Dual-screen list-detail news display
Figure 3: Android app newsfeed list-detail

As we discovered in our product research, readers frequently browse different feeds to find articles of interest. By merging these two screens and utilizing the seam as a natural separator, we brought the list-detail pattern to the newsfeed experience. With the newsfeed persisting on the left screen no matter which article was opened on the right, readers are able to stay grounded regarding their position in the feed.

This was a great start to lay out a new mental model in our app, but doesn’t affect the content consumption piece. Again, through the research and interviews done with existing app users, we identified another opportunity innate to article reading. Today, restricted to one screen, embedded links within articles overtake and hamper the news reading experience on click. We wanted to continue embracing our single article reader, but we also questioned: how might we use the second screen? This created a new set of design thinking tasks specific to articles. Within articles, how will external links and videos behave? We needed to consider the type of data our app displayed. After another session of brainstorming and validating our interactions with volunteers, we finalized our embedded link behavior:

Links open in the other window
Figure 4: Current embedded link flow

In our app, embedded links open a web view on the opposite screen. This interaction enables readers to gain more information, while remaining in the context of the original article.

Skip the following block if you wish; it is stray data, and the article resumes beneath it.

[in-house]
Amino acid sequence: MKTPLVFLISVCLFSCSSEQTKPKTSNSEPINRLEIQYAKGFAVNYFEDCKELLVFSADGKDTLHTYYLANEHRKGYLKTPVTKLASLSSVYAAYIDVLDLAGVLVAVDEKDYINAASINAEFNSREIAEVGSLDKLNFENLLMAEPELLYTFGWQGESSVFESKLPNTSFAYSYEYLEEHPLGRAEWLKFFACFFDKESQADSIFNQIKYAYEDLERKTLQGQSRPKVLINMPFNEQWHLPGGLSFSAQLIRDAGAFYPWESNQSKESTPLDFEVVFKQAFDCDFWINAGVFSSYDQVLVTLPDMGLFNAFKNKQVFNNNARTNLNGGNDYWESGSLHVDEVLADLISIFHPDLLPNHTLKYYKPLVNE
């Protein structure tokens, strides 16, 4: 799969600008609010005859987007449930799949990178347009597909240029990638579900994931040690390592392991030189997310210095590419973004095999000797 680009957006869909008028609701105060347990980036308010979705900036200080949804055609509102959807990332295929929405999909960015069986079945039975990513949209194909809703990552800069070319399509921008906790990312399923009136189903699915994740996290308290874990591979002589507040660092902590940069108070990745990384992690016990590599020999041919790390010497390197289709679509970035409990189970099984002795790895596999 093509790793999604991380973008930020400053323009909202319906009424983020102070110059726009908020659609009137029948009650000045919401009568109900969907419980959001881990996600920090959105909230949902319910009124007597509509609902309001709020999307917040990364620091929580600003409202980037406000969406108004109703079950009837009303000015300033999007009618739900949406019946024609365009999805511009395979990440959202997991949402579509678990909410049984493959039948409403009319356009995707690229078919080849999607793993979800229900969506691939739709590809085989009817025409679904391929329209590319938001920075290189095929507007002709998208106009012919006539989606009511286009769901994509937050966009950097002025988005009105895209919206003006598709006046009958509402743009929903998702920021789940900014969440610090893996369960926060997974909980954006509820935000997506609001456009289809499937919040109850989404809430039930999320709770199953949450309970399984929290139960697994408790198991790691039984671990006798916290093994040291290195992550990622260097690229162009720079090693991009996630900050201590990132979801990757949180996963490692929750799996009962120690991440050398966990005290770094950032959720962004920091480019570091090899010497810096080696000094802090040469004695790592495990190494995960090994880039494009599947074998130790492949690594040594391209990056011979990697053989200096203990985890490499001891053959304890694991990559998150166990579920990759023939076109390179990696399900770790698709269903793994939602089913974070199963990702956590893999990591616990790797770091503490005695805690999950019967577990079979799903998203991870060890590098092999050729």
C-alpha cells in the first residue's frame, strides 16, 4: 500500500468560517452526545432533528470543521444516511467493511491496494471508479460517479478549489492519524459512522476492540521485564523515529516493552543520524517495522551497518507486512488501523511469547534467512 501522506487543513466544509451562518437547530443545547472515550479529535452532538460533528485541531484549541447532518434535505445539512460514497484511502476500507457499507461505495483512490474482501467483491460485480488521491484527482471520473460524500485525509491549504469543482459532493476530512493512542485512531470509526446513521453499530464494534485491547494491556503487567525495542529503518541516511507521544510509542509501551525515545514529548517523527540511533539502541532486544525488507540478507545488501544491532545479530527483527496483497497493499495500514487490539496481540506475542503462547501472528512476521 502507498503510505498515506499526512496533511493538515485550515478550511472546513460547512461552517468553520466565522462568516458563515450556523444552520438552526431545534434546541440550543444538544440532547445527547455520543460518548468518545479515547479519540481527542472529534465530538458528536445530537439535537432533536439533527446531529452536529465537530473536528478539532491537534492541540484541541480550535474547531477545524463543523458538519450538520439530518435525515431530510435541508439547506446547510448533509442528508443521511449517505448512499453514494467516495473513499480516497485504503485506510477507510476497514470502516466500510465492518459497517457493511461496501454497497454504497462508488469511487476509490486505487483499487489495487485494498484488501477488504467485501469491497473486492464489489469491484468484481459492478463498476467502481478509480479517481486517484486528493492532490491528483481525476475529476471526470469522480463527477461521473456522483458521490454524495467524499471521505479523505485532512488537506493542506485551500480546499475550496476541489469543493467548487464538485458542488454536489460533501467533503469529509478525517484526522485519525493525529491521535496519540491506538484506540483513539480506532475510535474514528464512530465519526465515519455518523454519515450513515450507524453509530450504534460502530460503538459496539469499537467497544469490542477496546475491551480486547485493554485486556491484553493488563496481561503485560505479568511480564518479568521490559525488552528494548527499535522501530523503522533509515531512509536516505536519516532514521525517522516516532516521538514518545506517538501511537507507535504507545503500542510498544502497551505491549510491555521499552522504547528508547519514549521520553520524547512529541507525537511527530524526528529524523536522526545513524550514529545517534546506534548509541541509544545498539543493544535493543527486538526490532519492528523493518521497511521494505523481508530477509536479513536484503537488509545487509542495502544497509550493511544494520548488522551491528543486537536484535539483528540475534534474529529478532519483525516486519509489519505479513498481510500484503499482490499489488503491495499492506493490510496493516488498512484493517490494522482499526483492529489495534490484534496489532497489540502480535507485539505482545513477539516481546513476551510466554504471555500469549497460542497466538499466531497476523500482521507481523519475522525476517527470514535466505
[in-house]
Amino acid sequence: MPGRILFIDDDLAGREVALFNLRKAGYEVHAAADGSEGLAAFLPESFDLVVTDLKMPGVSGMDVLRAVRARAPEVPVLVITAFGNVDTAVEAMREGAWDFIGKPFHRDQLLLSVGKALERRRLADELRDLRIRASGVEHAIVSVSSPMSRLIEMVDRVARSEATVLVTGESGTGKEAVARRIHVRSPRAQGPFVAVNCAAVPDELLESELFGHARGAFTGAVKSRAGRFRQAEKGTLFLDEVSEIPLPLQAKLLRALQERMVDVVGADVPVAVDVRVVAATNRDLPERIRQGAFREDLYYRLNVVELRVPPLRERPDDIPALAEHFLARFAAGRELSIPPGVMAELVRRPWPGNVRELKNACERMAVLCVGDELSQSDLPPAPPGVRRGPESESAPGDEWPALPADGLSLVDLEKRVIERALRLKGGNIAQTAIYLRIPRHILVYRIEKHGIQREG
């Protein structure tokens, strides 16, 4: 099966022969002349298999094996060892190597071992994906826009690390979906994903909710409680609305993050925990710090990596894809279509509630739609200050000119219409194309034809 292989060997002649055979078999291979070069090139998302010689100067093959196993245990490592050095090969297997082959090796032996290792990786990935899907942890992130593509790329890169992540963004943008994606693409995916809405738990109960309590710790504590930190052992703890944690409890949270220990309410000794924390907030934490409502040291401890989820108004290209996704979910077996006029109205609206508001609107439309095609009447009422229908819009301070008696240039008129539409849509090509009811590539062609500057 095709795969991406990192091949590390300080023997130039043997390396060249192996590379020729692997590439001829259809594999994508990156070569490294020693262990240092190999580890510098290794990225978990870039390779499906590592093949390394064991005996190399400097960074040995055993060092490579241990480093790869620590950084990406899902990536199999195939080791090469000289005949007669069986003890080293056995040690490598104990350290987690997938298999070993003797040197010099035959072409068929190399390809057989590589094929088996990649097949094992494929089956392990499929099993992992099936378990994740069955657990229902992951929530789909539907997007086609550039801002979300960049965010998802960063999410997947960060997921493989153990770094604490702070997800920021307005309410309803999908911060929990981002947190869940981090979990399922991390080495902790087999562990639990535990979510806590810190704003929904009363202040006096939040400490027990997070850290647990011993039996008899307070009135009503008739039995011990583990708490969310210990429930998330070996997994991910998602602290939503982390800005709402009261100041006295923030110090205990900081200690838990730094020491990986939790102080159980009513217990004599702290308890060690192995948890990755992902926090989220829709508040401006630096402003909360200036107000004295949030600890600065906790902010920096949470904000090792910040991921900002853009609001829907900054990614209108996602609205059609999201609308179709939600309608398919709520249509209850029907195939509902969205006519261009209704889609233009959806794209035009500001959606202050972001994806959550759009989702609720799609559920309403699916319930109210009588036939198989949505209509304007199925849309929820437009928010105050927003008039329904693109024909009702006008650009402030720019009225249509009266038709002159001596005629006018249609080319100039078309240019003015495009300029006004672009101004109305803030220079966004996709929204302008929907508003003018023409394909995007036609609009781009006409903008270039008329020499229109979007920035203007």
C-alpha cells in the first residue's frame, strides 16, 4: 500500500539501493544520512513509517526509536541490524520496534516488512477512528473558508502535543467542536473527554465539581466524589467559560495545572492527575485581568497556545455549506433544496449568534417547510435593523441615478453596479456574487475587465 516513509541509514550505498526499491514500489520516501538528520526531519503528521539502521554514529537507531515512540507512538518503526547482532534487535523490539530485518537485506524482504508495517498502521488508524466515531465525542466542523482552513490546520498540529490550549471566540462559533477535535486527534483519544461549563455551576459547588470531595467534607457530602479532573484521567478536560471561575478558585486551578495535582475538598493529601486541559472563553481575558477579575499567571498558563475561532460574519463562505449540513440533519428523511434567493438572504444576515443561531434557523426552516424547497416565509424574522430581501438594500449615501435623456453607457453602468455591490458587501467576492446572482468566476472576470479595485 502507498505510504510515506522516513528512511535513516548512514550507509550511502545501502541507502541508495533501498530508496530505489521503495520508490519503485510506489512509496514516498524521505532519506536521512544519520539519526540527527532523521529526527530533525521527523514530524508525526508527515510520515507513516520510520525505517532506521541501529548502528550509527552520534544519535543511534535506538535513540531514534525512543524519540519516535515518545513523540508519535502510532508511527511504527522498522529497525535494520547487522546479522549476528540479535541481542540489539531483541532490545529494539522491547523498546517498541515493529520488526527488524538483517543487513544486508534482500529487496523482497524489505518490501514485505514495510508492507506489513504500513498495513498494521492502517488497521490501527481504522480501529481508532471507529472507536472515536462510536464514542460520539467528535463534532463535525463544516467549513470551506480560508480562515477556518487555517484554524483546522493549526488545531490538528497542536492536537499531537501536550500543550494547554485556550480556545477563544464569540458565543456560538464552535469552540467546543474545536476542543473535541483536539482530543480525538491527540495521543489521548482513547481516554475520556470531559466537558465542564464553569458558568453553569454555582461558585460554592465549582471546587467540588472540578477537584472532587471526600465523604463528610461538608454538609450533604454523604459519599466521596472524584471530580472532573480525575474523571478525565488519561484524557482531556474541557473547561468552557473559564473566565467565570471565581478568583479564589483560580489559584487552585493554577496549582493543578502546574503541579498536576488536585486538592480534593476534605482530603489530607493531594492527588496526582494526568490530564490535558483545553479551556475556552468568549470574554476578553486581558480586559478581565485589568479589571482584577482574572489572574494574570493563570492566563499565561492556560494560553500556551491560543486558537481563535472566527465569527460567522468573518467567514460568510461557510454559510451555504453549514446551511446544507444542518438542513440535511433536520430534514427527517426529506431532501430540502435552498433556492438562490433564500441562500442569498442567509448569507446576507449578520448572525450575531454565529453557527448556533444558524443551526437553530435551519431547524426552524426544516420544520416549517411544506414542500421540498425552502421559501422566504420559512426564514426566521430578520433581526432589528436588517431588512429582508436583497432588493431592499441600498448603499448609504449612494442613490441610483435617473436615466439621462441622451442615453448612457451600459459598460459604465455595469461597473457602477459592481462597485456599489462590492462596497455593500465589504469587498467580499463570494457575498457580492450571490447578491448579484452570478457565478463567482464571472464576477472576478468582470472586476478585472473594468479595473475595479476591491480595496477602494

After embracing the solid foundation of the single screen article reader and fleshing out all interactions needed, we wondered how we could enhance article reading on the Surface Duo. Particularly in the spanned portrait mode, how we might provide continuous value to news readers? We had already utilized the seam as a separator for list-detail, but what other screen pairings made sense? At this point, we came up with the idea of spanning one article across both screens. By default, the experience translated directly from the current Android app resulted in the content stretching across both screens – and behind the hinge area.

Not the best reading experience. Particularly for news articles, letting the seam mask our content doesn’t make sense. We knew that with two large screens, the increased screen real estate and ability to drill deeper into an article would be incredibly valuable. This gave birth to what we call Book Mode:

Select book mode icon
Figure 5: Book Mode

With one click on the Book Mode icon, any article will be spanned on to both screens, providing a reading experience reminiscent of a book. Our Book Mode allows for immersive reading and serves as a prime example of the benefits of the Surface Duo dual-screen experience. With beautifully paginated content, a page progress counter, and the same features carried over from the existing single screen article reader, Book Mode has become a fan favorite with our app testers.

Summary

We’ve learned valuable lessons throughout the course of our four months developing for the Surface Duo. Here are the key takeaways from this blog post:

  1. Know your strengths: Perform an app audit to identify core existing experiences.
  2. Embracing vs enhancing: What features can you bring in from the existing app?
  3. Consider your content: How can the Surface Duo better display your type of content?

Reading an article on the Surface Duo
Figure 6: Reading an article in on the Surface Duo


Feedback

The Surface Duo Developer Experience team would love to hear your thoughts on the Surface Duo SDK and how you’re planning to enhance your apps for two screens.

Please reach to out to the team using the feedback forum or follow them on Twitter.